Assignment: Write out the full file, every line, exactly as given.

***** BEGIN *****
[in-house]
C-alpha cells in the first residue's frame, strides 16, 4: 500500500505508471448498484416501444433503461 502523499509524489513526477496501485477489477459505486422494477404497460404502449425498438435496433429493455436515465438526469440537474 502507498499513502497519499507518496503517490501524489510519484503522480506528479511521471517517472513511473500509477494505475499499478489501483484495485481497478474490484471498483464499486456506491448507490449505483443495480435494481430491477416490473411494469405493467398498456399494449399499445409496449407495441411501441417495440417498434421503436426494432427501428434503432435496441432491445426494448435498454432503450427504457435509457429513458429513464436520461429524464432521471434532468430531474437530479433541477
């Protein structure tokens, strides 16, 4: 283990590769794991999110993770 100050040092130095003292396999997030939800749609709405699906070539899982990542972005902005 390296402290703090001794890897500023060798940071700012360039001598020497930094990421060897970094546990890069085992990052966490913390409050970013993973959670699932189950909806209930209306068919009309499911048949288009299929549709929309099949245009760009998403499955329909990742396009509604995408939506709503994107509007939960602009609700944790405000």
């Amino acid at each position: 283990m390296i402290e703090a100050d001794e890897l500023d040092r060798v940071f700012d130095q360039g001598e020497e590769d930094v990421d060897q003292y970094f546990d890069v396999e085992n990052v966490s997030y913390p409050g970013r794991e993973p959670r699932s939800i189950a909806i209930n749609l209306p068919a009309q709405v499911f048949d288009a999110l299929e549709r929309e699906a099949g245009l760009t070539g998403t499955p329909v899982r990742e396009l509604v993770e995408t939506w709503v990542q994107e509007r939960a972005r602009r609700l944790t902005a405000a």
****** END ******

[in-house]
C-alpha cells in the first residue's frame, strides 16, 4: 500500500505508471448498484416501444433503461 502523499509524489513526477496501485477489477459505486422494477404497460404502449425498438435496433429493455436515465438526469440537474 502507498499513502497519499507518496503517490501524489510519484503522480506528479511521471517517472513511473500509477494505475499499478489501483484495485481497478474490484471498483464499486456506491448507490449505483443495480435494481430491477416490473411494469405493467398498456399494449399499445409496449407495441411501441417495440417498434421503436426494432427501428434503432435496441432491445426494448435498454432503450427504457435509457429513458429513464436520461429524464432521471434532468430531474437530479433541477
């Protein structure tokens, strides 16, 4: 283990590769794991999110993770 100050040092130095003292396999997030939800749609709405699906070539899982990542972005902005 390296402290703090001794890897500023060798940071700012360039001598020497930094990421060897970094546990890069085992990052966490913390409050970013993973959670699932189950909806209930209306068919009309499911048949288009299929549709929309099949245009760009998403499955329909990742396009509604995408939506709503994107509007939960602009609700944790405000």
């Amino acid at each position: 283990m390296i402290e703090a100050d001794e890897l500023d040092r060798v940071f700012d130095q360039g001598e020497e590769d930094v990421d060897q003292y970094f546990d890069v396999e085992n990052v966490s997030y913390p409050g970013r794991e993973p959670r699932s939800i189950a909806i209930n749609l209306p068919a009309q709405v499911f048949d288009a999110l299929e549709r929309e699906a099949g245009l760009t070539g998403t499955p329909v899982r990742e396009l509604v993770e995408t939506w709503v990542q994107e509007r939960a972005r602009r609700l944790t902005a405000a």